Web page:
Baylor Faculty Honored with 2020 Centennial Professor Awards

  • Full-Size Image: 2020 Centennial Professors
    Baylor University faculty members Lisa Shaver, Ph.D., and Joe C. Yelderman Jr., Ph.D., have been selected to receive 2020 Centennial Professor Awards for their respective research projects.
  • Full-Size Image: Dr. Lisa Shaver
    2020 Centennial Professor Lisa Shaver, Ph.D., professor of English and director of women’s and gender studies at Baylor University.
  • Full-Size Image: Dr. Joe Yelderman Jr.
    2020 Centennial Professor Joe Yelderman Jr., Ph.D., Yelderman, professor of geosciences and director of Baylor’s Wastewater Research Program and The Institute of Ecological, Earth and Environmental Sciences (TIEEES).
April 16, 2020

Media Contact: Lori Fogleman, Baylor University Media and Public Relations, 254-709-5959
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WACO, Texas (April 16, 2020) – Baylor University faculty members Lisa Shaver, Ph.D., and Joe C. Yelderman Jr., Ph.D., have been selected to receive 2020 Centennial Professor Awards for their respective research projects on women’s rhetoric and the impact of drought on groundwater in the Central Texas region.

The Centennial Professor Award, created by the Baylor Class of 1945, honors two tenured faculty members with $5,000 for research projects that facilitate a faculty member’s development and contribute to the academic life of the University. Such projects might include travel for study or research, the development of innovative teaching materials or other professional development activities.

Shaver, professor of English and director of women’s and gender studies, will conduct archival research in Chicago examining Christian activist Lucy Rider Meyer’s personal and professional papers at Northwestern University and visit the four sites of the Chicago Training School that Meyer established, as well as the Chicago History Museum, to gain additional historical context for her upcoming monograph on women’s rhetoric.

Meyer (1849-1922) was a Christian activist during the progressive era and one of the most influential women in the large, powerful Methodist denomination. A visionary educator, she opened the Chicago Training School for Home and Foreign Missions and was an innovator in Christian social work, a female STEM pioneer and advocate for science education and public health care. Shaver’s monograph will situate Meyer alongside other female leaders in the progressive era, including her friends and fellow Chicagoans Frances Willard, president of the Woman’s Christian Temperance Union, and Jane Addams, founder of the Hull House Settlement.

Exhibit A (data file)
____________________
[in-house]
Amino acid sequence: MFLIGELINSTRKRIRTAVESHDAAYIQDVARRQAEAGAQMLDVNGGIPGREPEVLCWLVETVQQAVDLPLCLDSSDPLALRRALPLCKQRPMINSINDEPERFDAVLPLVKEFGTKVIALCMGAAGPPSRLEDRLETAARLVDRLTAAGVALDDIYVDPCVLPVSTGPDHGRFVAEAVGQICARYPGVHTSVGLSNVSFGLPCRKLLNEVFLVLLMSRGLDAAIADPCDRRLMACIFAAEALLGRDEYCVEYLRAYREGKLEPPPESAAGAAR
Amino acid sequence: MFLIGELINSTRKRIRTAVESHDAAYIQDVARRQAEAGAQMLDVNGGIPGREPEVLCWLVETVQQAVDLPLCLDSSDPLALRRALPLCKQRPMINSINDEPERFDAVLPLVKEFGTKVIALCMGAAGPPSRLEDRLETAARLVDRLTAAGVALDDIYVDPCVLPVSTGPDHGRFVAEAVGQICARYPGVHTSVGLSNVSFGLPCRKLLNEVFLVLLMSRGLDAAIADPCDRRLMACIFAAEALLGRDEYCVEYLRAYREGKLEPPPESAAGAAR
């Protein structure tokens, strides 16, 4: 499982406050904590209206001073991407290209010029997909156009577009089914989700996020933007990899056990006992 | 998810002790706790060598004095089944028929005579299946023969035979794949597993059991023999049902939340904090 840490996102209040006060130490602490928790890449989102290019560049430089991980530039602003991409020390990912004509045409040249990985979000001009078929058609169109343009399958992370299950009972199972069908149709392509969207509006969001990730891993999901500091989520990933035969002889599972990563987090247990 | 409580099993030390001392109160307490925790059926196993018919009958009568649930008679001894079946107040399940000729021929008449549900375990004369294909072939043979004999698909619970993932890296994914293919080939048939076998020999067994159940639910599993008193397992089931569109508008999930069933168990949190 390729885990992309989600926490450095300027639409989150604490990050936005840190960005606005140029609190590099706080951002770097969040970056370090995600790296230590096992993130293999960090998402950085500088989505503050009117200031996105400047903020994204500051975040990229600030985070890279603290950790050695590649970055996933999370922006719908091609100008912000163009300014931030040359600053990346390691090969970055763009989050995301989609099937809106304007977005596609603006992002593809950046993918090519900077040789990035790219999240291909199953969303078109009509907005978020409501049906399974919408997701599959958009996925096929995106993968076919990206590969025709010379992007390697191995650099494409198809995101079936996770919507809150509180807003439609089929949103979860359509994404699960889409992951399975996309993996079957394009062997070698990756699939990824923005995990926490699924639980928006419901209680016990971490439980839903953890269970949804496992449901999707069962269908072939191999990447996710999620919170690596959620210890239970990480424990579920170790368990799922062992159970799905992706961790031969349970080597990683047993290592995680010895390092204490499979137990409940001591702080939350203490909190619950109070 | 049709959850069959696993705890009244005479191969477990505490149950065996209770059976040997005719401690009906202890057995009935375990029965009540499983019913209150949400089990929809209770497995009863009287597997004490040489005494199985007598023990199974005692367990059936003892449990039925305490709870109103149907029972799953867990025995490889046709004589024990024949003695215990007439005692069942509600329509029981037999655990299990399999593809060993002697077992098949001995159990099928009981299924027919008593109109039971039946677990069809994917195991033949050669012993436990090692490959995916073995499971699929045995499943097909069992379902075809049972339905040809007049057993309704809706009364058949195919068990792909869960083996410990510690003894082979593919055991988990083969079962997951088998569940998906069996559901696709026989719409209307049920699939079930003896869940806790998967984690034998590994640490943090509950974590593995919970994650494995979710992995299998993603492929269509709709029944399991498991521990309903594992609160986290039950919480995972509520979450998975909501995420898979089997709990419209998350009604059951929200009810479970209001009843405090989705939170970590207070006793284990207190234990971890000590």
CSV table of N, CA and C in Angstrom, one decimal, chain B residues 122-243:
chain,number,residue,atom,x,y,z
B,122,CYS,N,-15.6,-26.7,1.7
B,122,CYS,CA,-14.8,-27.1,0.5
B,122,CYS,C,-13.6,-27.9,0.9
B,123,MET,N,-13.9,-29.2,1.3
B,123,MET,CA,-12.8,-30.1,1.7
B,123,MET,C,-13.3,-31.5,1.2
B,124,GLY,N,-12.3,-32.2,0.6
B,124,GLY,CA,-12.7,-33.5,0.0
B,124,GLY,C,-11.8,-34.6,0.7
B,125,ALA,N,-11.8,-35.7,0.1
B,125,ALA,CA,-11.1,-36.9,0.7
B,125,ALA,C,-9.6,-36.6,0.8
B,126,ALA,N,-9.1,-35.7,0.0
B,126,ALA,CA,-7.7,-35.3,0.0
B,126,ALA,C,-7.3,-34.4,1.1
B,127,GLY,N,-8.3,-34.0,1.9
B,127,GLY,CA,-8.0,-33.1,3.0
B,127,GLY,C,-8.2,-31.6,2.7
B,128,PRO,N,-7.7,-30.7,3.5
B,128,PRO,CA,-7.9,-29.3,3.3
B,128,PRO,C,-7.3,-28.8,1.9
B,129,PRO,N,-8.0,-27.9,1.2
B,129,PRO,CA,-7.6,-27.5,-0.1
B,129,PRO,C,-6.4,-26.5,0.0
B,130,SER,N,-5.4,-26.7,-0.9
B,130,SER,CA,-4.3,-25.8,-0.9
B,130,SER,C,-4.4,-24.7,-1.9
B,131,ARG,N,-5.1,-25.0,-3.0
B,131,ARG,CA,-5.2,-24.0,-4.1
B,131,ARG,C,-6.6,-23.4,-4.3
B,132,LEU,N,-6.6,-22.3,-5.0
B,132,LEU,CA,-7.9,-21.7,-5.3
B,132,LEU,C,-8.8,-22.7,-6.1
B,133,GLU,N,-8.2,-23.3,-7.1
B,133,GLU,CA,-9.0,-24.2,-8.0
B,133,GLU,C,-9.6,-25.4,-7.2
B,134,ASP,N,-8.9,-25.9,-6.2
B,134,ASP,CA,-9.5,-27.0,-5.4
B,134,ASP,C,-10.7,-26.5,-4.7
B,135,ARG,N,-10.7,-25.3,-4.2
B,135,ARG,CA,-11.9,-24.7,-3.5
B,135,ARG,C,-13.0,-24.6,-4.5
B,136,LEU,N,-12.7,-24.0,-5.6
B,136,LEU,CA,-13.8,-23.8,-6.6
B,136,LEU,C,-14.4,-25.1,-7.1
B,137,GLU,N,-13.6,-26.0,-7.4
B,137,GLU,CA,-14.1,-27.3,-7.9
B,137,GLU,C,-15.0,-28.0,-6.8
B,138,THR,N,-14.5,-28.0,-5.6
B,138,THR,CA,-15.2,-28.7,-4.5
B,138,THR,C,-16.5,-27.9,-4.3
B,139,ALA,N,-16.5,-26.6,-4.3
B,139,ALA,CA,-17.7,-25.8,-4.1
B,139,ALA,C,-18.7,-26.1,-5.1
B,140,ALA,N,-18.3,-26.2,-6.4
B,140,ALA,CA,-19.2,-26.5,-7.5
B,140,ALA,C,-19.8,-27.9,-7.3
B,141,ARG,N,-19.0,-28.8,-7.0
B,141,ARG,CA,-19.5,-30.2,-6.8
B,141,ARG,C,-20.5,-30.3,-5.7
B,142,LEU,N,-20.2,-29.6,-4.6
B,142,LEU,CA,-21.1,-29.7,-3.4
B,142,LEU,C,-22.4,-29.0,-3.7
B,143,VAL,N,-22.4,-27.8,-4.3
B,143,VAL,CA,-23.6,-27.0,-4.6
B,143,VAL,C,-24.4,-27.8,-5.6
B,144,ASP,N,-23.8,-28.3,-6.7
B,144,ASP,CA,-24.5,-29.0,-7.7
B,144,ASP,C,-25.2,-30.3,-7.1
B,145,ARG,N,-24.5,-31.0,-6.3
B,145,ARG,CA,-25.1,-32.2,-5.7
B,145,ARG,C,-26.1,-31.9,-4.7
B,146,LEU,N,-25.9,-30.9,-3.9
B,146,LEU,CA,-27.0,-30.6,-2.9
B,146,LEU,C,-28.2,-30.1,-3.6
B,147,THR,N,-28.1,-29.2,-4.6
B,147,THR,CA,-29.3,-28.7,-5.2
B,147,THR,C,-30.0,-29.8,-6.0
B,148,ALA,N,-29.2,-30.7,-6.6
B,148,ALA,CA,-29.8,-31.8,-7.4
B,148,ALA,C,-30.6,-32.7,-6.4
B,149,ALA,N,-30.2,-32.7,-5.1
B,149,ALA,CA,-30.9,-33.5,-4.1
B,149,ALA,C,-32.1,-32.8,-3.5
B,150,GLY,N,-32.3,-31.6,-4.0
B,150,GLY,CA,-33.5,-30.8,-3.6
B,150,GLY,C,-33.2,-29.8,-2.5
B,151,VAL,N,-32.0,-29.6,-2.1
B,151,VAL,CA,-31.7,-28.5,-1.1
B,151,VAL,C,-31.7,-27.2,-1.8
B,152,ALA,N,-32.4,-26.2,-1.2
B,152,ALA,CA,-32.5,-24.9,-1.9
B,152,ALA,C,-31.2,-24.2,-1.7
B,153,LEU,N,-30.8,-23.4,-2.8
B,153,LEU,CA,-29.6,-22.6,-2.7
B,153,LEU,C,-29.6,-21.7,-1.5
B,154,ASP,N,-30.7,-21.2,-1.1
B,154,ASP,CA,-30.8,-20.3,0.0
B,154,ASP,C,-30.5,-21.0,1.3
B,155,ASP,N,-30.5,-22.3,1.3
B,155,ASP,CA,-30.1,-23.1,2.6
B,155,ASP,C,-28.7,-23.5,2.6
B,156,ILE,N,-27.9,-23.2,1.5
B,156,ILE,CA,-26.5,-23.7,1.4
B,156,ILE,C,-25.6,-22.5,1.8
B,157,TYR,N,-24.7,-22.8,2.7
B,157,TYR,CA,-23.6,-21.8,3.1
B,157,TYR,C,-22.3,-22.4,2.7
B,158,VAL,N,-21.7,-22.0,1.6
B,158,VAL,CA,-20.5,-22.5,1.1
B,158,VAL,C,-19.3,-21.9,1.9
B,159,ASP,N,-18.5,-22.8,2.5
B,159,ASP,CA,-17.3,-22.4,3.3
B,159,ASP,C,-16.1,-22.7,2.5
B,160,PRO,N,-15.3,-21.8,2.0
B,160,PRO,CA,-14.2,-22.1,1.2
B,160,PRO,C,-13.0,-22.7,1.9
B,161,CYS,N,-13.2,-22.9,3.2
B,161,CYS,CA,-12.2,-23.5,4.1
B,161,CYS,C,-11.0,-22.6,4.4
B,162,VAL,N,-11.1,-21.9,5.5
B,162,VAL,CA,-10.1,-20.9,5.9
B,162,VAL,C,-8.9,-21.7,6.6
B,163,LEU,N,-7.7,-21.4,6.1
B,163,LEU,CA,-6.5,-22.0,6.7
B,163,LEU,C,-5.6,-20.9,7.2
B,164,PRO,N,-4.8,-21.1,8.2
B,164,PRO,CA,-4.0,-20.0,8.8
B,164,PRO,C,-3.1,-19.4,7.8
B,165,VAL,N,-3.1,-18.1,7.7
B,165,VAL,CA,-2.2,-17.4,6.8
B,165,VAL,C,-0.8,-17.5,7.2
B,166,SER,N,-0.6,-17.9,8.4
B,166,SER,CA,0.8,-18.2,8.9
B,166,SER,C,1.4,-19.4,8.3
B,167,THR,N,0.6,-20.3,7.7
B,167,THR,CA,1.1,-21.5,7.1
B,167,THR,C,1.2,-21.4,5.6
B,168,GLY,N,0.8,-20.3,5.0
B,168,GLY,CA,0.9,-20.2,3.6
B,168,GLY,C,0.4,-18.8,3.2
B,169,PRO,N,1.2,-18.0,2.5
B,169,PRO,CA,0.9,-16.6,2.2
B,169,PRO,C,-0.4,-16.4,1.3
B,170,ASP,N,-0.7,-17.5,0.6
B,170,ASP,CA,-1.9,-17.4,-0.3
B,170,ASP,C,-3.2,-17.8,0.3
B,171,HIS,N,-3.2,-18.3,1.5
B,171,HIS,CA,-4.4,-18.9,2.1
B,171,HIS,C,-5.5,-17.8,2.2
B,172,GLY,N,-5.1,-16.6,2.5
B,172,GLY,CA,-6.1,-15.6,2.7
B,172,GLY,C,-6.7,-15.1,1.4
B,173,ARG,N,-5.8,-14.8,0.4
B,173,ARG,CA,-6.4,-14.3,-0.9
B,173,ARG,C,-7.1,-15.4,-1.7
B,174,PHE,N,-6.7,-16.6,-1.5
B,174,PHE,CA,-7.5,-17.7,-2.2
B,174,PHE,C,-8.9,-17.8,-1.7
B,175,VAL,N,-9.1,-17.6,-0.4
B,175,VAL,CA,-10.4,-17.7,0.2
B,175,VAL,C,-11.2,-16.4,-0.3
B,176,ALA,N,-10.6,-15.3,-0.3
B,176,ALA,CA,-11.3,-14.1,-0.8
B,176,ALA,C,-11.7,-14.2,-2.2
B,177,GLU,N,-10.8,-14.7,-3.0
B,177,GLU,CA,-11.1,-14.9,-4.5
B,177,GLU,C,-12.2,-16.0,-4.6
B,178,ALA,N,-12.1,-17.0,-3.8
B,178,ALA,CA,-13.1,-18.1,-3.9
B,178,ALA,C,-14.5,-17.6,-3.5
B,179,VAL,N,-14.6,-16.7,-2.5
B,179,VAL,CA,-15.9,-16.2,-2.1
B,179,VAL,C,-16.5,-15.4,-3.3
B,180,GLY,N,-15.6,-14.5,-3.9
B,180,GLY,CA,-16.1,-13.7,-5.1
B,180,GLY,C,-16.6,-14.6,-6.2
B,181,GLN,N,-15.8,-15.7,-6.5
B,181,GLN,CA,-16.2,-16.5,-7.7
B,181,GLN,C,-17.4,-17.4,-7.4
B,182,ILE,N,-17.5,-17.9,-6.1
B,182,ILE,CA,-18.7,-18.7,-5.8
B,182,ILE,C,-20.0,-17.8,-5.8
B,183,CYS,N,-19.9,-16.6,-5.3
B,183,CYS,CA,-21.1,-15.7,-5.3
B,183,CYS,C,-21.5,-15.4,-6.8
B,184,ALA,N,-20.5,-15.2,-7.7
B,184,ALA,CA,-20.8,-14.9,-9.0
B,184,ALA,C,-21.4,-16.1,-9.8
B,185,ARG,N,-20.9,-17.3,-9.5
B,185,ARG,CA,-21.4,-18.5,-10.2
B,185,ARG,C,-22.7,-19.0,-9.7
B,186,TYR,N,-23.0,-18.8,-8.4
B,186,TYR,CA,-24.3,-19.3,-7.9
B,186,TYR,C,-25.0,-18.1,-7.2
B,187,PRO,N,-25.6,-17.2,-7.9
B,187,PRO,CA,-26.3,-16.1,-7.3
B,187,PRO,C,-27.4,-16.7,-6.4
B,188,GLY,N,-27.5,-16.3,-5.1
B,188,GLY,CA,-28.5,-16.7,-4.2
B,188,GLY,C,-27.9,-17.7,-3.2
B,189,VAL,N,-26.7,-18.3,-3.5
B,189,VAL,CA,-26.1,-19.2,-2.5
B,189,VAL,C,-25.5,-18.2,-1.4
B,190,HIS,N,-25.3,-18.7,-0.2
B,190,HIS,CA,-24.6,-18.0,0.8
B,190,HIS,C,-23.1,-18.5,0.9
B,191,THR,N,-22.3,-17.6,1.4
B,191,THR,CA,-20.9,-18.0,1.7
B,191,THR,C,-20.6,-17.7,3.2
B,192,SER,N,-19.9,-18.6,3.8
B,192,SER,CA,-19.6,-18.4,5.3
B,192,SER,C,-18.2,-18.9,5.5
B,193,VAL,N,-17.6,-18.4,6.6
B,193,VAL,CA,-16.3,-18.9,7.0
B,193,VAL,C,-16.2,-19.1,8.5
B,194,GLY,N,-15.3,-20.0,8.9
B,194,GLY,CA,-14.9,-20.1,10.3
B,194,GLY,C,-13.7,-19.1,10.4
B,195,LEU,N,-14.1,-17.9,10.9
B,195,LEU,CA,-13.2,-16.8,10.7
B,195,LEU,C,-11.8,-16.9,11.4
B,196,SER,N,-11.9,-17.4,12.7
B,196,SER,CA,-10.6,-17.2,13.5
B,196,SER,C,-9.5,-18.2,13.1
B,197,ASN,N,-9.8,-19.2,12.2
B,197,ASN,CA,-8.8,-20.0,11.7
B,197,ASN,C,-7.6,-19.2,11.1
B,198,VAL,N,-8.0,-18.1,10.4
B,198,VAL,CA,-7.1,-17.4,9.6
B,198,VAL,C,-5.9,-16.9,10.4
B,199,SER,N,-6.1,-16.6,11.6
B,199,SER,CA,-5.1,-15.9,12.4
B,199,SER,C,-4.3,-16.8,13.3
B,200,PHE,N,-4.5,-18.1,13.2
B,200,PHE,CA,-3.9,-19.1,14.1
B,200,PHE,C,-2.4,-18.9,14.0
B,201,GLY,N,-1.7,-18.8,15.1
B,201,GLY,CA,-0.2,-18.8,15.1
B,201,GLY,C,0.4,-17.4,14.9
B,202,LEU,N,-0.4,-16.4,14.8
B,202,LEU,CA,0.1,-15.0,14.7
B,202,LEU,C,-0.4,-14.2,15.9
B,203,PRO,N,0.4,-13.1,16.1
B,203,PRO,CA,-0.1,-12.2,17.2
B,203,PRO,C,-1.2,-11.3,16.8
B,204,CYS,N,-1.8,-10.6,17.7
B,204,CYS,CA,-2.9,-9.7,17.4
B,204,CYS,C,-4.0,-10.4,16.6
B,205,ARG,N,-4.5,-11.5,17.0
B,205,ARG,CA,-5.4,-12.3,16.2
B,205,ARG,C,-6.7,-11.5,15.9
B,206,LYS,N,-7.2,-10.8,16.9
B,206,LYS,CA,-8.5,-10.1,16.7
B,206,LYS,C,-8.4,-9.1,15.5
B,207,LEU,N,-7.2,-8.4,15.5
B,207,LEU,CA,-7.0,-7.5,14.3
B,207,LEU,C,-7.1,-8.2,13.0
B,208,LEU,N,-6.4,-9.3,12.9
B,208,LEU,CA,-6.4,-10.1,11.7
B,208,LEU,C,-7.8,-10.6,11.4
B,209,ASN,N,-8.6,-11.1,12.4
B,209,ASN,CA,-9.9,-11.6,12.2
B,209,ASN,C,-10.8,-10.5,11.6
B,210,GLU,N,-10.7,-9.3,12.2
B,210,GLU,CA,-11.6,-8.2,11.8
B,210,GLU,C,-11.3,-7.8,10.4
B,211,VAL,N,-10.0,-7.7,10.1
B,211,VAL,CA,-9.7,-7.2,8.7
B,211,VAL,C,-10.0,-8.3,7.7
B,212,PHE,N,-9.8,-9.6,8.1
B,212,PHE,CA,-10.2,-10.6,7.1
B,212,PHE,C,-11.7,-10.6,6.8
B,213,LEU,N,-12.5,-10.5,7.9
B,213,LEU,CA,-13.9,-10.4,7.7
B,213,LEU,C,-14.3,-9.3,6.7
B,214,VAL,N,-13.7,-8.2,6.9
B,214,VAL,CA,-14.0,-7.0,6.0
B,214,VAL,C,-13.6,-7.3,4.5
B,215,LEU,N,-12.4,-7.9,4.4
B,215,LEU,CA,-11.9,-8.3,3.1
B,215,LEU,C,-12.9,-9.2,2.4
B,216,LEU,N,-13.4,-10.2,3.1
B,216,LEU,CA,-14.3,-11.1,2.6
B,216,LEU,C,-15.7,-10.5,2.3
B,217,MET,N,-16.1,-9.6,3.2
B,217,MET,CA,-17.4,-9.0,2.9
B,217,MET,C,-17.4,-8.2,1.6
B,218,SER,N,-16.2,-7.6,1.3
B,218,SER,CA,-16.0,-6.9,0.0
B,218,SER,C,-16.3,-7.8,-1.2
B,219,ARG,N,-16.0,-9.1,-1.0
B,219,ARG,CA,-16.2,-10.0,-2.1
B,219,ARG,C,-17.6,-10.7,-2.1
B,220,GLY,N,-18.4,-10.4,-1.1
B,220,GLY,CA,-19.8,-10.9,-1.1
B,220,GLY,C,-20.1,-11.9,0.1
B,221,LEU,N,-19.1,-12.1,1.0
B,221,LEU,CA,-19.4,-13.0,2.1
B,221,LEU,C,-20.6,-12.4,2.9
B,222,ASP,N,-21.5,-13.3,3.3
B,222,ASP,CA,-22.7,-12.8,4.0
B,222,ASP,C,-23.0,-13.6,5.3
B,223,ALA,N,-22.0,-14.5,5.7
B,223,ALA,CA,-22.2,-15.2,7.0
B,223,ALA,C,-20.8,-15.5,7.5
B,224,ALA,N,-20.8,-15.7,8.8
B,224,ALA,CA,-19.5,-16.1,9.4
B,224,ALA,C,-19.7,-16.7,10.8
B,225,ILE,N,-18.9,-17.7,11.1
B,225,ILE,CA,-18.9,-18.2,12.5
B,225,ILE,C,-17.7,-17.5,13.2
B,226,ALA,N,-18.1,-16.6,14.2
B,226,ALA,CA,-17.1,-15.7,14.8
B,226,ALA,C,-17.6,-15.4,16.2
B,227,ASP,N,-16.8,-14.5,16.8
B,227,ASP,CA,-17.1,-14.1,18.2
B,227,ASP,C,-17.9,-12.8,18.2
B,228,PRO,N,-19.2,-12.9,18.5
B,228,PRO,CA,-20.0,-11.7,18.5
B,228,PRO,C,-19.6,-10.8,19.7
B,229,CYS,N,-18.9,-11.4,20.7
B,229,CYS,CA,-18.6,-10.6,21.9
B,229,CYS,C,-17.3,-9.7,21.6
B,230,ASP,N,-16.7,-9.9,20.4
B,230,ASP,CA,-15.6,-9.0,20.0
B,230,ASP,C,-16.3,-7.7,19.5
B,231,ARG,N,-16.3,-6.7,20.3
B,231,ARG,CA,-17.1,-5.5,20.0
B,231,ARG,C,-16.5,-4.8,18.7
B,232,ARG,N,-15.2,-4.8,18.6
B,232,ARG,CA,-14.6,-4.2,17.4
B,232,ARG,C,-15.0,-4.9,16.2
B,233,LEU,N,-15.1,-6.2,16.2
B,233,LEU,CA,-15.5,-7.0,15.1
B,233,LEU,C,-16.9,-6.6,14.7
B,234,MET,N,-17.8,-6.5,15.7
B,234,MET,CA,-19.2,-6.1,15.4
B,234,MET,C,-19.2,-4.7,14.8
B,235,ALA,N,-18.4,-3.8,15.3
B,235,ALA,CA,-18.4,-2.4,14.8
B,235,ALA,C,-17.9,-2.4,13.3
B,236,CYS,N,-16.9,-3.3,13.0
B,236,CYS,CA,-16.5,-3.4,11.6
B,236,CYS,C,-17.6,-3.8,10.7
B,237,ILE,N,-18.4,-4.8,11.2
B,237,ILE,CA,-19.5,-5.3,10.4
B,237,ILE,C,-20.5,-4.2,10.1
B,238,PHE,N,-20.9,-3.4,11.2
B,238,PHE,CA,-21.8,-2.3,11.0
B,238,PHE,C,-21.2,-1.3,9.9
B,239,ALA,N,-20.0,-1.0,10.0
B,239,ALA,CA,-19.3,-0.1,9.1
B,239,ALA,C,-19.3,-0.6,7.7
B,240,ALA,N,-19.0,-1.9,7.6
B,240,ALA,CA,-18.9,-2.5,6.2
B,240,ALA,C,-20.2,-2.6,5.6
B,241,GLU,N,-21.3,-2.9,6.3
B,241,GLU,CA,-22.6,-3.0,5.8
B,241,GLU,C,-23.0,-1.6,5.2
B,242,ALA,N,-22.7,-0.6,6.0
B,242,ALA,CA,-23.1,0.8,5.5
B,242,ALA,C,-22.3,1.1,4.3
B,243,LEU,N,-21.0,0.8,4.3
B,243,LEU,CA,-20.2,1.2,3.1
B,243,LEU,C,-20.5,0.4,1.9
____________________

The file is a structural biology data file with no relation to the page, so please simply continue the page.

“With the help of this award, I hope to draw attention to Lucy Rider Meyer, who has largely been forgotten,” Shaver said. “She is an example of the ‘new Christian woman,’ who chose to pursue Christian activism—social actions that enacted her faith. Ultimately, my book will show how Meyer not only exemplified this new Christian woman, she created a training school and career paths for thousands of new Christian women, who went on to open hospitals, schools, orphanages and countless other institutions.”

Yelderman, professor of geosciences, directs Baylor’s Wastewater Research Program, as well as The Institute of Ecological, Earth and Environmental Sciences , a Ph.D.-granting research institute that provides interdisciplinary research and non-traditional graduate student training to address the most challenging problems facing ecosystems and the environment.

Yelderman will conduct research on the magnitude of drought impact on baseflow and groundwater levels in the Central Texas region through field observations. He will look specifically at how groundwater is decreasing in Texas and whether baseflow gauges can be used to detect the changes in water level. His research has ramifications for Texas and beyond the state.

“It is hard to identify something more important to Texas than water supply,” Yelderman said. “The Centennial Faculty Development award will allow me to do three very important things: 1) Immediately gather data on what I think may avert an impending water resource calamity, 2) use the data to apply for additional research funding and 3) relay the information and experience to my students. I am honored and indebted to the foresight of the Centennial Class for this opportunity.”

The selection of this year’s Centennial Professor Awards was made by the Centennial Faculty Development Review Committee, chaired by Joaquin N. Lugo, Ph.D., associate professor and graduate program director in the department of psychology and neuroscience.


Baylor University is a private Christian University and a nationally ranked research institution. The University provides a vibrant campus community for more than 18,000 students by blending interdisciplinary research with an international reputation for educational excellence and a faculty commitment to teaching and scholarship. Chartered in 1845 by the Republic of Texas through the efforts of Baptist pioneers, Baylor is the oldest continually operating University in Texas. Located in Waco, Baylor welcomes students from all 50 states and more than 90 countries to study a broad range of degrees among its 12 nationally recognized academic divisions.

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